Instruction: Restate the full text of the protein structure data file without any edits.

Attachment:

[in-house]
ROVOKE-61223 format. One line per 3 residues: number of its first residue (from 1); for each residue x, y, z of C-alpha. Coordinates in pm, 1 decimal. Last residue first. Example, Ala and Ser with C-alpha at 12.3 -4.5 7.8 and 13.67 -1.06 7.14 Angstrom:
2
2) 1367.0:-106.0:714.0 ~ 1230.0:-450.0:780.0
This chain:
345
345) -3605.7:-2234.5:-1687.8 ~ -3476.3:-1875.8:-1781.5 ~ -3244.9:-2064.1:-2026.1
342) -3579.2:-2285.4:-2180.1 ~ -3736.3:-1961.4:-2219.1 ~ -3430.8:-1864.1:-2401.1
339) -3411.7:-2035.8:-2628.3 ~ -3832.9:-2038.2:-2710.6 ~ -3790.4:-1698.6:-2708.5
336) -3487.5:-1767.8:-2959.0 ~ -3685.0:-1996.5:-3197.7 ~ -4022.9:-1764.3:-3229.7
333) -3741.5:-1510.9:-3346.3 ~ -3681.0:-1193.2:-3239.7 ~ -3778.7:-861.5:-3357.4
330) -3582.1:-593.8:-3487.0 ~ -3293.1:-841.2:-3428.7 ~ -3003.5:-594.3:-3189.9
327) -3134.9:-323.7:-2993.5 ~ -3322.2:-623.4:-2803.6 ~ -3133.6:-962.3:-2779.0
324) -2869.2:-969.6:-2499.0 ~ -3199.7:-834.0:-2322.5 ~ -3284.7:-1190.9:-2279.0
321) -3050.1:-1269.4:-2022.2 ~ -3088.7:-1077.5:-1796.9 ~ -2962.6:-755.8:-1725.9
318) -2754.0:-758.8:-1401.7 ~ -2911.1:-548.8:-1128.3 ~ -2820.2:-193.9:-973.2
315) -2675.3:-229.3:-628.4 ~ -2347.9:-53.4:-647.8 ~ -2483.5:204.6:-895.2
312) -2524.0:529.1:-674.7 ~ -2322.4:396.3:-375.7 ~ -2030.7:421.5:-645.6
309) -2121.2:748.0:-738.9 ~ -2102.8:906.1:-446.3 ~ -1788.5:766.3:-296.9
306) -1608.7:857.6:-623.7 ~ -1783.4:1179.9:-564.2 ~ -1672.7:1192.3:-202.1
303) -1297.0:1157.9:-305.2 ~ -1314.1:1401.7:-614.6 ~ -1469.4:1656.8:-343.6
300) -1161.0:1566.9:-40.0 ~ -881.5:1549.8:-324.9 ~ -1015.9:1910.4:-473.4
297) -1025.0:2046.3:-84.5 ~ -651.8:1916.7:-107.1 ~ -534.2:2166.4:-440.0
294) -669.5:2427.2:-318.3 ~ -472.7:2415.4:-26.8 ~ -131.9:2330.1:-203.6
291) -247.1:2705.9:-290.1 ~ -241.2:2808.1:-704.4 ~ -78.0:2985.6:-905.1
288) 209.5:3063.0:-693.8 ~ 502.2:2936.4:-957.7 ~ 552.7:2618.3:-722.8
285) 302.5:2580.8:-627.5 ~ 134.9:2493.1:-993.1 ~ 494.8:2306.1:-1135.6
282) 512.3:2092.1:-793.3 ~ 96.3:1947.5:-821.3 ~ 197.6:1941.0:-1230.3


[in-house]
ROVOKE-61223 format. One line per 3 residues: number of its first residue (from 1); for each residue x, y, z of C-alpha. Coordinates in pm, 1 decimal. Last residue first. Example, Ala and Ser with C-alpha at 12.3 -4.5 7.8 and 13.67 -1.06 7.14 Angstrom:
2
2) 1367.0:-106.0:714.0 ~ 1230.0:-450.0:780.0
This chain:
345
345) -3605.7:-2234.5:-1687.8 ~ -3476.3:-1875.8:-1781.5 ~ -3244.9:-2064.1:-2026.1
342) -3579.2:-2285.4:-2180.1 ~ -3736.3:-1961.4:-2219.1 ~ -3430.8:-1864.1:-2401.1
339) -3411.7:-2035.8:-2628.3 ~ -3832.9:-2038.2:-2710.6 ~ -3790.4:-1698.6:-2708.5
336) -3487.5:-1767.8:-2959.0 ~ -3685.0:-1996.5:-3197.7 ~ -4022.9:-1764.3:-3229.7
333) -3741.5:-1510.9:-3346.3 ~ -3681.0:-1193.2:-3239.7 ~ -3778.7:-861.5:-3357.4
330) -3582.1:-593.8:-3487.0 ~ -3293.1:-841.2:-3428.7 ~ -3003.5:-594.3:-3189.9
327) -3134.9:-323.7:-2993.5 ~ -3322.2:-623.4:-2803.6 ~ -3133.6:-962.3:-2779.0
324) -2869.2:-969.6:-2499.0 ~ -3199.7:-834.0:-2322.5 ~ -3284.7:-1190.9:-2279.0
321) -3050.1:-1269.4:-2022.2 ~ -3088.7:-1077.5:-1796.9 ~ -2962.6:-755.8:-1725.9
318) -2754.0:-758.8:-1401.7 ~ -2911.1:-548.8:-1128.3 ~ -2820.2:-193.9:-973.2
315) -2675.3:-229.3:-628.4 ~ -2347.9:-53.4:-647.8 ~ -2483.5:204.6:-895.2
312) -2524.0:529.1:-674.7 ~ -2322.4:396.3:-375.7 ~ -2030.7:421.5:-645.6
309) -2121.2:748.0:-738.9 ~ -2102.8:906.1:-446.3 ~ -1788.5:766.3:-296.9
306) -1608.7:857.6:-623.7 ~ -1783.4:1179.9:-564.2 ~ -1672.7:1192.3:-202.1
303) -1297.0:1157.9:-305.2 ~ -1314.1:1401.7:-614.6 ~ -1469.4:1656.8:-343.6
300) -1161.0:1566.9:-40.0 ~ -881.5:1549.8:-324.9 ~ -1015.9:1910.4:-473.4
297) -1025.0:2046.3:-84.5 ~ -651.8:1916.7:-107.1 ~ -534.2:2166.4:-440.0
294) -669.5:2427.2:-318.3 ~ -472.7:2415.4:-26.8 ~ -131.9:2330.1:-203.6
291) -247.1:2705.9:-290.1 ~ -241.2:2808.1:-704.4 ~ -78.0:2985.6:-905.1
288) 209.5:3063.0:-693.8 ~ 502.2:2936.4:-957.7 ~ 552.7:2618.3:-722.8
285) 302.5:2580.8:-627.5 ~ 134.9:2493.1:-993.1 ~ 494.8:2306.1:-1135.6
282) 512.3:2092.1:-793.3 ~ 96.3:1947.5:-821.3 ~ 197.6:1941.0:-1230.3